The head dam, ice barrier, and diversion channels have all suffered so significantly from neglect and vandalism that they are unable to perform their designed functions. Of the original 18 pilings driven in to the lake bottom to block ice only the stumps of two pilings are still visible. For all practical purposes the ice barrier no longer exists. All the thermistors have been vandalized and are no longer functioning. The head dam no longer has a frozen core and hasn't for years. The metal sheets in the diversion channel are bent and warped, allowing a significant portion of the water flowing from upstream to enter the tailings disposal area rather than flow around it.

As a result of the deterioration of the head dam and diversion system the tailings are no longer isolated from upstream water flows. Rather than a tailings disposal system where groundwater flow is blocked by a frozen dam core, the destruction of the thermistors leaves the head dam porous along its 200 meter length, with groundwater continuously flowing into and though the tailings. And rather than conveying all surface water around the tailings, the damaged diversion channel allows surface water to continuously enter and flow through the tailings. The destroyed ice barrier no longer provides any protection for the diversion channel or head dam, allowing ice to build up at the inlet to the diversion. This leads to overflows into the tailings disposal area, as ice "pounds away" at the sides and base of the diversion channel.

Downstream the failures continue. According to Dr. Glotov, the tailings retention dam was designed to be constructed with a "key trench" cut into solid bedrock beneath the whole length of the dam to prevent groundwater flowing under the dam. It was also supposed to be solidly connected to the rock at either end of the dam with concrete to prevent groundwater flowing through the sides of dam. The retention dam relied on a pair of metal siphon tubes to convey excess surface water due to peak flood events over the top the of the retention dam. No back up spillway to convey excess water over the dam was designed or built. The overflow control siphons have been as badly vandalized as the thermistors and ice barriers at the upstream end of the tailings area. Only the skeleton of the siphon remains as the pumps and piping necessary to operate the siphons were removed and the metal left on site was heavily vandalized. As a result, no system is in place to convey peak flows over or around the tailings area.

The detection of cyanide in groundwater supplies in the town of Karamken downgradient of the tailings area led to investigations of the subsurface structure of the retention dam. Those investigation showed that the dam was not built as designed and was not "keyed into" underlying bedrock. Subsurface investigations through boreholes demonstrated that the retention dam actually overlay a 20-30 meter thickness of porous alluvial valley fill and weathered bedrock. The investigation also showed a porous fault zone along the side of the dam that had not been detected, or not been revealed, in pre-construction studies. Therefore, rather than the retention dam being a barrier to groundwater flow, the dam allowed groundwater to flow under and around it. Indeed water was pushed downward and beyond the downstream end of the dam by the huge weight of water and tailings held back by the dam. Pollutants released under and through the retention dam exceeded cyanide standards 3 kilometers (more than 1.5 miles) downstream of the tailings area. Pollution control efforts downgradient of the dam were added after the pollution was discovered. These included a row of pumped wells immediately beyond the downstream "toe" of the dam and injection of clean water beyond the pumped wells to dilute pollutants.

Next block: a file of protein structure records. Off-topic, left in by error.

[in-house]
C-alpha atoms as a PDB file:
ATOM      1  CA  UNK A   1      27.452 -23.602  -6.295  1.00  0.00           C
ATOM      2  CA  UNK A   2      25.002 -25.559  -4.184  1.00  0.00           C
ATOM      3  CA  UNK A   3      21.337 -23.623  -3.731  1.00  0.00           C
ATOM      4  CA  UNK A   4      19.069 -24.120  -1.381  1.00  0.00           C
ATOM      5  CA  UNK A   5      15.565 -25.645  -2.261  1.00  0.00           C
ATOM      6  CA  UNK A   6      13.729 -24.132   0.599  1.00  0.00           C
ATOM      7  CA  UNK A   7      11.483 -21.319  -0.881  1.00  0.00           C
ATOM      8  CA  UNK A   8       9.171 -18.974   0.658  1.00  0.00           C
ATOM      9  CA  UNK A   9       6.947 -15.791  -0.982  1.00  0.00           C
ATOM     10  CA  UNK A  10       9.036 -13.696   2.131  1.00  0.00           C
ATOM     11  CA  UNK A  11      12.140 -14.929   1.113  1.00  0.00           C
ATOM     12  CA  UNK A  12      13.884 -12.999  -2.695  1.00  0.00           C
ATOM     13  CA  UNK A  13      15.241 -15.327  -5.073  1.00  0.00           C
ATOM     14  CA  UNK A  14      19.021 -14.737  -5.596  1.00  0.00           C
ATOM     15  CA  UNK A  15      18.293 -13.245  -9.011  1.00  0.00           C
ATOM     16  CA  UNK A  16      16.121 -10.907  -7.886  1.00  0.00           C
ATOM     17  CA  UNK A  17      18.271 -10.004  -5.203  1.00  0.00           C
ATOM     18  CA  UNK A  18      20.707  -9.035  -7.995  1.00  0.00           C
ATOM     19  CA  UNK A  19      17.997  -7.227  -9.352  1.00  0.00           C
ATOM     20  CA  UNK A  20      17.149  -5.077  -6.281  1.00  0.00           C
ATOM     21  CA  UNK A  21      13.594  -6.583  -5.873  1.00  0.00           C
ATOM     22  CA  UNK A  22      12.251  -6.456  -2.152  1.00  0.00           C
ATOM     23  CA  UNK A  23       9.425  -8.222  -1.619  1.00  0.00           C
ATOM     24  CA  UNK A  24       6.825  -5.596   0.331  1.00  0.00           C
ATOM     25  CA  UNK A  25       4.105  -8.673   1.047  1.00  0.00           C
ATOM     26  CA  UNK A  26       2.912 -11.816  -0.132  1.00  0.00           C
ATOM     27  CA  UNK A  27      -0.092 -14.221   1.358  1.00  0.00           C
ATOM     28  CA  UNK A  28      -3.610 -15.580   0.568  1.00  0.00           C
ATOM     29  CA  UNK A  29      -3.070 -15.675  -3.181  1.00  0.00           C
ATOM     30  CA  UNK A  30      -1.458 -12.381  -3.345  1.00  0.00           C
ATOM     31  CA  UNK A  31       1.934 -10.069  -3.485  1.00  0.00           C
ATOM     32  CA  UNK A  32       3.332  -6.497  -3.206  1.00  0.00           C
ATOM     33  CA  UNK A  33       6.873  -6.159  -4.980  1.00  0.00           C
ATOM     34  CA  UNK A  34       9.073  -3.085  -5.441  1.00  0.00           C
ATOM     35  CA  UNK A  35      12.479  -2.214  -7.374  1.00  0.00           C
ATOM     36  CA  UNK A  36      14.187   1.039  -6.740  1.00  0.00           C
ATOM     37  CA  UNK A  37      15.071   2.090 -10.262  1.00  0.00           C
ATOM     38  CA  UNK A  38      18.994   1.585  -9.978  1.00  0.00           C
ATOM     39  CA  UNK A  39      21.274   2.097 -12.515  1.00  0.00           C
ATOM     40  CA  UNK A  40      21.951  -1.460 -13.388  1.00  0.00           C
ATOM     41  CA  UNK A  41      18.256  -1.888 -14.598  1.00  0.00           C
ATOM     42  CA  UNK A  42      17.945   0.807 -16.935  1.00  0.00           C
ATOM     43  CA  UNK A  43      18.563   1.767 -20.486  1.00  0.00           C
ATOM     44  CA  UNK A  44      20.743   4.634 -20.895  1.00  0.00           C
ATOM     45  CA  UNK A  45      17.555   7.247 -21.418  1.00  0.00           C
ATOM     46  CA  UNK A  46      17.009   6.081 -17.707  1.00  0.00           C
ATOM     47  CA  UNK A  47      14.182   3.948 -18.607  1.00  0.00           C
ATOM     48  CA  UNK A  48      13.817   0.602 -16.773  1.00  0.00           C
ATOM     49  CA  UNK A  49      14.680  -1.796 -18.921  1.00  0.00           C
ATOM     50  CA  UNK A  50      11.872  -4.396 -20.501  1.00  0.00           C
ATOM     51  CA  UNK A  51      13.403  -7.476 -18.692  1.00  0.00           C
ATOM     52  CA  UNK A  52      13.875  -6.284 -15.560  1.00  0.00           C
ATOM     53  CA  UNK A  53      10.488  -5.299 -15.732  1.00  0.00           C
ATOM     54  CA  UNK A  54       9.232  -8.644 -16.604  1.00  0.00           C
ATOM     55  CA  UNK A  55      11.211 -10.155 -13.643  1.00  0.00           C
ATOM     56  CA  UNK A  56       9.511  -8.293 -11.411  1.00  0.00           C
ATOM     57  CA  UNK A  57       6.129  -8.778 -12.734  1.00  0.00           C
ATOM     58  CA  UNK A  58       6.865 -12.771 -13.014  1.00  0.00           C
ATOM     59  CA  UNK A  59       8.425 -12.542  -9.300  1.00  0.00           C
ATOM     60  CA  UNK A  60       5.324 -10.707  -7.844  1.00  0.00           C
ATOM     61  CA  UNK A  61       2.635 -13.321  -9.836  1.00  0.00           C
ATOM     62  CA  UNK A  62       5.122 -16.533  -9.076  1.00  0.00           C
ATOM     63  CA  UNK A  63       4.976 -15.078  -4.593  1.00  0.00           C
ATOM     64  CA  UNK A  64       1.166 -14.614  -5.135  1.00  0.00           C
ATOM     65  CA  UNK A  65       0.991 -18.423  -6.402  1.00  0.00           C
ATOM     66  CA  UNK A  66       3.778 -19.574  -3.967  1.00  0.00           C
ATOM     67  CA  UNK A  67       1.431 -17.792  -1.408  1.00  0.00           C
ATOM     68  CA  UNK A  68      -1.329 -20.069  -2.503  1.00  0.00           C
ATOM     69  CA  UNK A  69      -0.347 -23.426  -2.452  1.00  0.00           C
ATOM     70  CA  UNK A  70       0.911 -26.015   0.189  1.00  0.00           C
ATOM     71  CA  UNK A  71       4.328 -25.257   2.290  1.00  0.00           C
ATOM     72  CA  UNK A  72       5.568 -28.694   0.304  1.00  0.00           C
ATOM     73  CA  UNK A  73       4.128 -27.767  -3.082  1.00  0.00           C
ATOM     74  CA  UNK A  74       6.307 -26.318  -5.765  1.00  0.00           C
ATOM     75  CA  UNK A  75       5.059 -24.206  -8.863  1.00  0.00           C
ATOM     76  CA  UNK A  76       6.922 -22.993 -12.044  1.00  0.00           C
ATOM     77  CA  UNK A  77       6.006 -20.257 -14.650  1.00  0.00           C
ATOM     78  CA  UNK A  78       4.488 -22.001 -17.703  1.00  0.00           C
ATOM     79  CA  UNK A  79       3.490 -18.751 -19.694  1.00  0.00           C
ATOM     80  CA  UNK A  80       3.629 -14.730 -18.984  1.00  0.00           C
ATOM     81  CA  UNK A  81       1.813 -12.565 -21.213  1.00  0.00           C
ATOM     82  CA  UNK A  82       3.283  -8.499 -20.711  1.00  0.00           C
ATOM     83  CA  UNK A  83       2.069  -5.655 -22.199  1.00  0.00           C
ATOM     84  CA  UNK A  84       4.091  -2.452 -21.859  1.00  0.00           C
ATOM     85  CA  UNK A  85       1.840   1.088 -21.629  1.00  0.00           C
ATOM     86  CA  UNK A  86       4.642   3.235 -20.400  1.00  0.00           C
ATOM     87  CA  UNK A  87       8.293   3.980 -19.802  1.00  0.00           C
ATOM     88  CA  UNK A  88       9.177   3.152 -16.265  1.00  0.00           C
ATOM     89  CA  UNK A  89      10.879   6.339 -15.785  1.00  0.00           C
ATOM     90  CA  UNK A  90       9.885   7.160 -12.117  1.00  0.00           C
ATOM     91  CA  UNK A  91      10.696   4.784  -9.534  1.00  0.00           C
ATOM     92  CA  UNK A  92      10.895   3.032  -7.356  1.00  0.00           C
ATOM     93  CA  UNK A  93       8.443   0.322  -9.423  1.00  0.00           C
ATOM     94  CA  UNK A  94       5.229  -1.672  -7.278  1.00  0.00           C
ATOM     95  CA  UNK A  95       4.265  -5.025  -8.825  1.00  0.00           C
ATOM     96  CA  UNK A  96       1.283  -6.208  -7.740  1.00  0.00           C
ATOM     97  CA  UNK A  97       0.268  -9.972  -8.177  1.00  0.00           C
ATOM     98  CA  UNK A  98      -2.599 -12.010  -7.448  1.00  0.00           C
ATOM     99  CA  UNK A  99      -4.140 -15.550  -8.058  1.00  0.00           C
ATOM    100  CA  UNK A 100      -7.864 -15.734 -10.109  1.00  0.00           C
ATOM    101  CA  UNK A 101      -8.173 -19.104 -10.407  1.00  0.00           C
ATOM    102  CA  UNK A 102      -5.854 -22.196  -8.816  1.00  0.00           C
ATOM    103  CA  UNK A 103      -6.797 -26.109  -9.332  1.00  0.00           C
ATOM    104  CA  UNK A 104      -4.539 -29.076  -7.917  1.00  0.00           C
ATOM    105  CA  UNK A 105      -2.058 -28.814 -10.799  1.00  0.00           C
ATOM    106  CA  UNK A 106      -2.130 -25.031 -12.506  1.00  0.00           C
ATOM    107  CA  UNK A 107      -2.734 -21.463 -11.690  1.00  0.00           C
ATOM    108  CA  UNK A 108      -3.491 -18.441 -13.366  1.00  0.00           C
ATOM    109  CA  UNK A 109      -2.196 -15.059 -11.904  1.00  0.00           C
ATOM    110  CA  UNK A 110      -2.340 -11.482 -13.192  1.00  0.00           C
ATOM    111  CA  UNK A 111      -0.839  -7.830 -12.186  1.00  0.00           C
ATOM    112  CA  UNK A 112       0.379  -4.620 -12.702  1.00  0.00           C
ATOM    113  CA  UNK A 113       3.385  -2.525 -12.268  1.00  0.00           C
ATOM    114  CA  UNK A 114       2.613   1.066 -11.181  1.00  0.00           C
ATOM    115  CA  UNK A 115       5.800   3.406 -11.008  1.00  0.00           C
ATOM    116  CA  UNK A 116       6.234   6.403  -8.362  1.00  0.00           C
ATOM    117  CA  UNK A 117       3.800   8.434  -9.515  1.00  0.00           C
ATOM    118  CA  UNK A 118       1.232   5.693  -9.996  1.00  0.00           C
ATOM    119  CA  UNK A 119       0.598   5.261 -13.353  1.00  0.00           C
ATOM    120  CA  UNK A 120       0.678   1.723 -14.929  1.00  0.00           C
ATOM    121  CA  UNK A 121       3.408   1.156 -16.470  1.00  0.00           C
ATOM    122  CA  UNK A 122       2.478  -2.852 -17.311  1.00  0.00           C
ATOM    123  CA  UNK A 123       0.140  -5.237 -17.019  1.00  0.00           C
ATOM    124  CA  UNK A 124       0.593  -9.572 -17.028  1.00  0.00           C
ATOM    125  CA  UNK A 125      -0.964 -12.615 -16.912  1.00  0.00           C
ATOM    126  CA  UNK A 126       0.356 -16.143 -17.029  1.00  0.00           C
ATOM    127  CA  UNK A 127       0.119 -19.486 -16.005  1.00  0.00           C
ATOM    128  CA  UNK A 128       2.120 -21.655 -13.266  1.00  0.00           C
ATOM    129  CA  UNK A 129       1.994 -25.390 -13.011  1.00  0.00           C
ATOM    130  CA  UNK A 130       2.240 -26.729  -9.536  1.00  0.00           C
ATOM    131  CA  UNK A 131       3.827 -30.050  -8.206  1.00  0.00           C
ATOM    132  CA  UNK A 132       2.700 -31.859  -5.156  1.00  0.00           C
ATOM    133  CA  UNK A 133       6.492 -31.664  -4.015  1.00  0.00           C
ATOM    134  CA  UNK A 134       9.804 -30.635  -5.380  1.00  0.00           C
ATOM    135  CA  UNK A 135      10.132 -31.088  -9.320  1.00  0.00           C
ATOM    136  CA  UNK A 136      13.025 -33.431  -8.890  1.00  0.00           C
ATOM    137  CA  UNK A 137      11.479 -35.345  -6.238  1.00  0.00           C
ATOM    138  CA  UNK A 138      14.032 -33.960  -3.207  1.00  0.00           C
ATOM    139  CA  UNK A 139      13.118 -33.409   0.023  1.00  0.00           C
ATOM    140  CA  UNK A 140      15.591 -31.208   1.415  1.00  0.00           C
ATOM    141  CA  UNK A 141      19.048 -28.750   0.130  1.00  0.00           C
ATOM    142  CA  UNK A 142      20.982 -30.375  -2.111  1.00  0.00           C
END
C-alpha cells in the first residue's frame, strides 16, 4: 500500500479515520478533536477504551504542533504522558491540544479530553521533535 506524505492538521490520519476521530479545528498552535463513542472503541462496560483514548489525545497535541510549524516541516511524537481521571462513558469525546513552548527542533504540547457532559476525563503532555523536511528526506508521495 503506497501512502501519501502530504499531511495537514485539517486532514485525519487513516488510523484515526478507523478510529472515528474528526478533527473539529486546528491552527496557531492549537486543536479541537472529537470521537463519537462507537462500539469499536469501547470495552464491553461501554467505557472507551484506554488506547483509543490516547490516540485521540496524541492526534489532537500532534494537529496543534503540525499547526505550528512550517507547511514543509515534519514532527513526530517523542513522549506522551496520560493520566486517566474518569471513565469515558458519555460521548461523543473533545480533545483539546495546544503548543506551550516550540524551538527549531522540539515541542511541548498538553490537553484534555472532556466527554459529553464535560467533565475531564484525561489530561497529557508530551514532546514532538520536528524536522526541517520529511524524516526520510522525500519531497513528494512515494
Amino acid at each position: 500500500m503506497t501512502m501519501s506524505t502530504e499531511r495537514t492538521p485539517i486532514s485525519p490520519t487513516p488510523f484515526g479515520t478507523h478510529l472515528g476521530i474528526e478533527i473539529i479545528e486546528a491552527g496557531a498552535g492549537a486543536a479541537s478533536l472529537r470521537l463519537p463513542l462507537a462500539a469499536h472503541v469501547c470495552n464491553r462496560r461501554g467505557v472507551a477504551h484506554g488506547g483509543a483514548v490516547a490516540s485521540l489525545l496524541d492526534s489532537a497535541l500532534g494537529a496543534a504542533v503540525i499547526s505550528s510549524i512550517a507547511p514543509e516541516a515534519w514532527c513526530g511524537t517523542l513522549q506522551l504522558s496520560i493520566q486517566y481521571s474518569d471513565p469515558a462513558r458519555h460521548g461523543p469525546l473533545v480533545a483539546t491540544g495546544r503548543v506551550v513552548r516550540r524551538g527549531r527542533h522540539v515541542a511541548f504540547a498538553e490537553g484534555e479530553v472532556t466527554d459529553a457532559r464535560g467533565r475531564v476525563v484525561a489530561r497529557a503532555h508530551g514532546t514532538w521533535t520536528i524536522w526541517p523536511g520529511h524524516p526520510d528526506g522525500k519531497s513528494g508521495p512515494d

The range of problems at the Karamken tailings site reads like a checklist of defects to prevent when closing and reclamation a tailings sites. The site suffers from:

  • lack of an effective closure plan;
  • lack of resources to implement an effective closure plan;
  • dependence on control technologies that require extensive maintenance to function;
  • inability to prevent wholesale vandalism;
  • failure to isolate the site from surface water and groundwater flows; and